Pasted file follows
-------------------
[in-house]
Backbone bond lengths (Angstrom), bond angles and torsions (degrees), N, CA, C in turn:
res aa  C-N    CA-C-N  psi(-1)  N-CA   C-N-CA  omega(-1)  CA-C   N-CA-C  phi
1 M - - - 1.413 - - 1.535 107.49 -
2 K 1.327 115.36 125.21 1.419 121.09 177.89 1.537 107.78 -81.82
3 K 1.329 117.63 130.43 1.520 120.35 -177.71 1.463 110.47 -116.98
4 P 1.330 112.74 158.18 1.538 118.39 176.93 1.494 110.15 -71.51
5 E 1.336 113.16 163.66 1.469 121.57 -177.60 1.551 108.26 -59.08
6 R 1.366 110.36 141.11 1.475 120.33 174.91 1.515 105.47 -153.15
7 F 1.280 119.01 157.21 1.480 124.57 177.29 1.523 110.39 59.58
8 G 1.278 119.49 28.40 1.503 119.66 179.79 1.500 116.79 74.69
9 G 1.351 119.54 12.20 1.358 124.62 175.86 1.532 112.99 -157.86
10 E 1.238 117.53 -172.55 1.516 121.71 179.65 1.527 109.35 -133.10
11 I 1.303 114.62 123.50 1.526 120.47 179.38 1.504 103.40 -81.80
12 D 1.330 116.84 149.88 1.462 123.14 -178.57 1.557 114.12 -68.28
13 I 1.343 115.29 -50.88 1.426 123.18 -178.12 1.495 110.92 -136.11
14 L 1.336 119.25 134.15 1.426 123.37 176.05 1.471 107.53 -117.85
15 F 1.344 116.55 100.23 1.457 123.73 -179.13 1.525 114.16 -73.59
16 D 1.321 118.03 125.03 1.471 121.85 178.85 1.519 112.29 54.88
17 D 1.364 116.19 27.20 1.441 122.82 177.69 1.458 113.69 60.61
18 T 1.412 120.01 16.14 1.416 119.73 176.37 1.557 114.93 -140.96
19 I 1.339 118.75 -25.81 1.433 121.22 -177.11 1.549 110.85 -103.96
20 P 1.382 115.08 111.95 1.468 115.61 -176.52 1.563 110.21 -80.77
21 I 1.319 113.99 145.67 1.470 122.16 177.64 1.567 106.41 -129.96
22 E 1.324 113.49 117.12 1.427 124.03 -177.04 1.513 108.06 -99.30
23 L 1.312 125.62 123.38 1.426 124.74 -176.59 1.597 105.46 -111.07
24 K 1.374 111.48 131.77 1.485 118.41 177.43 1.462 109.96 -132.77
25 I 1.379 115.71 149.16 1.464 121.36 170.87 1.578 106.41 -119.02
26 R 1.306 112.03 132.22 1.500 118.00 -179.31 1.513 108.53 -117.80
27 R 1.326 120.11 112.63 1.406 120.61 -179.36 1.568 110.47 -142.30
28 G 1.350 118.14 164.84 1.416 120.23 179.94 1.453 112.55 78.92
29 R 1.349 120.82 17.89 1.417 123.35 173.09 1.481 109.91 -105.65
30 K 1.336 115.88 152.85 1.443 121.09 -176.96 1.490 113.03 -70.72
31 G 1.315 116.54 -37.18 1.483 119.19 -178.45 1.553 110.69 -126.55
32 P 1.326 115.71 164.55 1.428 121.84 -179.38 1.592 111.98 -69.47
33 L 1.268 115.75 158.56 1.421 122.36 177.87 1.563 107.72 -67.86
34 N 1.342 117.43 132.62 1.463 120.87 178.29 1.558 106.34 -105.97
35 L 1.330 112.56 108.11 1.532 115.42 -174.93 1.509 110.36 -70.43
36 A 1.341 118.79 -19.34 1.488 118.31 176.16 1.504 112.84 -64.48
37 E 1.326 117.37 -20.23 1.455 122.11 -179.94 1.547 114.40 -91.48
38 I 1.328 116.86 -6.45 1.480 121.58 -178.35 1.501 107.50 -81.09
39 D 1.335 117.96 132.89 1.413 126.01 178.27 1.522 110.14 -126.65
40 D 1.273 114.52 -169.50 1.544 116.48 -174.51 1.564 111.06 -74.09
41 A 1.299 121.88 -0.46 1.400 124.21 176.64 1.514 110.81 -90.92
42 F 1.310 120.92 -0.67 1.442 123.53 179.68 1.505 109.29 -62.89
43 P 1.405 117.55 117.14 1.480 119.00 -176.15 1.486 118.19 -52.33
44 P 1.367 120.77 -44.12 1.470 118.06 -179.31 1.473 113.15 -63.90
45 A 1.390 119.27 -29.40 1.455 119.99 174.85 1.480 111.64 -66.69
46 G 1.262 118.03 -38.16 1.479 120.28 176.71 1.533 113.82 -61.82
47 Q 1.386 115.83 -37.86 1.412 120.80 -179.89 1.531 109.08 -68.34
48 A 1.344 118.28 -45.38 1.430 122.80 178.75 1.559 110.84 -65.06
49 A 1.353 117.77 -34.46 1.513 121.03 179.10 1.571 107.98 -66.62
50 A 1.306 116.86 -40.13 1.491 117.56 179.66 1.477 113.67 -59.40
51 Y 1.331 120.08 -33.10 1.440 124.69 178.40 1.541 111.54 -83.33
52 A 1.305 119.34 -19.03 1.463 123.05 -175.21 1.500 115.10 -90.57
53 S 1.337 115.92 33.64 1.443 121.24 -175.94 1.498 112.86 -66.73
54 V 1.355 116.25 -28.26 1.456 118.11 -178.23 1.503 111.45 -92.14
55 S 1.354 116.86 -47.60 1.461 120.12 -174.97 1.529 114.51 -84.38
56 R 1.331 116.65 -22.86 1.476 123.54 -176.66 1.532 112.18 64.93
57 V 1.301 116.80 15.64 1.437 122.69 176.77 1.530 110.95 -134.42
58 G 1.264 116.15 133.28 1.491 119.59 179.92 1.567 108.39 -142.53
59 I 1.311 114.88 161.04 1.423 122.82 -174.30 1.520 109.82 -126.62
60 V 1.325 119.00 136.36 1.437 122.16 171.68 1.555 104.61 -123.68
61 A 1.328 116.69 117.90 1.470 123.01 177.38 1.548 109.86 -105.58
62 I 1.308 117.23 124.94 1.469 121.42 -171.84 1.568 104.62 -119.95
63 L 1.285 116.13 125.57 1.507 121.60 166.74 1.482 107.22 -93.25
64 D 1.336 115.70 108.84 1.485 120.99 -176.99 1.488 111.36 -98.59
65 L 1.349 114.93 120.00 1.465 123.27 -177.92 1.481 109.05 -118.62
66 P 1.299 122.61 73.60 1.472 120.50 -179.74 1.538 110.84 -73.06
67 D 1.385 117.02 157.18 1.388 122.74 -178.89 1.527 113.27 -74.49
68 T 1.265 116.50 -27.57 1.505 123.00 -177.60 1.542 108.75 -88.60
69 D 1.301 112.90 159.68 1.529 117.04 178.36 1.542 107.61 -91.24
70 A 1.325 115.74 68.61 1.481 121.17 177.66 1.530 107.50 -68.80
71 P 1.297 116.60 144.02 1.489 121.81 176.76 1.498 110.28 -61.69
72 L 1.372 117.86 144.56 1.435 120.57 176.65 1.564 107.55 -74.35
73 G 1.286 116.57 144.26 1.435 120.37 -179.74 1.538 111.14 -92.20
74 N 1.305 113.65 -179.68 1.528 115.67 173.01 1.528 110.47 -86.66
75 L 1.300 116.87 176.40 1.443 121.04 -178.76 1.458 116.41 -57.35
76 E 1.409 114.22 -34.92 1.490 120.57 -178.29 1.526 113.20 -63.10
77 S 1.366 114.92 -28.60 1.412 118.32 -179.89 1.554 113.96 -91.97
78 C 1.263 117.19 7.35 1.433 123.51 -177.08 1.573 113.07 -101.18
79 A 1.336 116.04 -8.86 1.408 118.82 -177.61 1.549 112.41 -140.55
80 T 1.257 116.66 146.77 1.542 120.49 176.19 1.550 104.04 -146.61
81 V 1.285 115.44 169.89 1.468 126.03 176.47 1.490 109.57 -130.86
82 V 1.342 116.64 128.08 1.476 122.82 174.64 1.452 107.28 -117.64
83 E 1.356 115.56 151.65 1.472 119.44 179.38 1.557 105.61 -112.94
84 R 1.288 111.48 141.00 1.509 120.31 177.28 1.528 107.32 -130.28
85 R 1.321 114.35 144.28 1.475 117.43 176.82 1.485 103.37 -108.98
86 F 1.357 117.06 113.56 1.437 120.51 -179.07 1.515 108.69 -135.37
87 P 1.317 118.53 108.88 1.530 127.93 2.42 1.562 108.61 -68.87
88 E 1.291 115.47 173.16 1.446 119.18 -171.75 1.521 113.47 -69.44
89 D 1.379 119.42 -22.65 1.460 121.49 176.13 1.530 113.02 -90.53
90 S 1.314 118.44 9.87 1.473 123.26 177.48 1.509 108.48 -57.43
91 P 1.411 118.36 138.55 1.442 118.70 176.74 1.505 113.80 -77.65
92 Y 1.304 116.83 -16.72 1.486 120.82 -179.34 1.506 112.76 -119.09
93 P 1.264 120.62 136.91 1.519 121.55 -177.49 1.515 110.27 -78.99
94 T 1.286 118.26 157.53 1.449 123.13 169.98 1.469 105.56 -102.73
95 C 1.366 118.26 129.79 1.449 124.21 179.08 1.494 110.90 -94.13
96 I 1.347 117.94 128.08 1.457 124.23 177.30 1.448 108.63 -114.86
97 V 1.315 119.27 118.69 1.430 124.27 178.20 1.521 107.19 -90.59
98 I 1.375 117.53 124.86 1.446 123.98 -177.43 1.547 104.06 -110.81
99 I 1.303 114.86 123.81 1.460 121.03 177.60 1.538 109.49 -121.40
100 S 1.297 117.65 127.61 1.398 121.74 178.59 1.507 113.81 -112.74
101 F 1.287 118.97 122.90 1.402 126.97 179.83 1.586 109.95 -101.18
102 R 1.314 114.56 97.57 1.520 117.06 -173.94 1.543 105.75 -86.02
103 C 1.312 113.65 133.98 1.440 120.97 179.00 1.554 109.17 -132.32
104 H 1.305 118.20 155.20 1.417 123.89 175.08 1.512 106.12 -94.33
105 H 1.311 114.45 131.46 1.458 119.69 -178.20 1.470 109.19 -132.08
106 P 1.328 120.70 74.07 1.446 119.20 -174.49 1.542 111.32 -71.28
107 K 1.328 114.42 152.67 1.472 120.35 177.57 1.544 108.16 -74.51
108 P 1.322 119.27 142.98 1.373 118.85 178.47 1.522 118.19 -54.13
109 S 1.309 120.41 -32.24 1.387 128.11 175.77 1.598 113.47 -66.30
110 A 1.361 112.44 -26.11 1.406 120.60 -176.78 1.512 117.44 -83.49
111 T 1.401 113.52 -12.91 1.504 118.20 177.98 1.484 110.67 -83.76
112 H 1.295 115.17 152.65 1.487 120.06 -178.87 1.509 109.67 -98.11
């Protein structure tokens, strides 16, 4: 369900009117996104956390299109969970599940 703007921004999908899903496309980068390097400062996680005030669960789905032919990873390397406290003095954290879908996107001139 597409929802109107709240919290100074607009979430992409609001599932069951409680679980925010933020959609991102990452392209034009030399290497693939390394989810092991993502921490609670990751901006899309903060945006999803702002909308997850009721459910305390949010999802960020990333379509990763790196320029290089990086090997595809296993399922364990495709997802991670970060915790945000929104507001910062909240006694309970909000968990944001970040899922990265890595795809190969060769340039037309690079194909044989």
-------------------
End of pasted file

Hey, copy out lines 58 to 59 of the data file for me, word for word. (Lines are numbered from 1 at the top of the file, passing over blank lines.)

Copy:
55 S 1.354 116.86 -47.60 1.461 120.12 -174.97 1.529 114.51 -84.38
56 R 1.331 116.65 -22.86 1.476 123.54 -176.66 1.532 112.18 64.93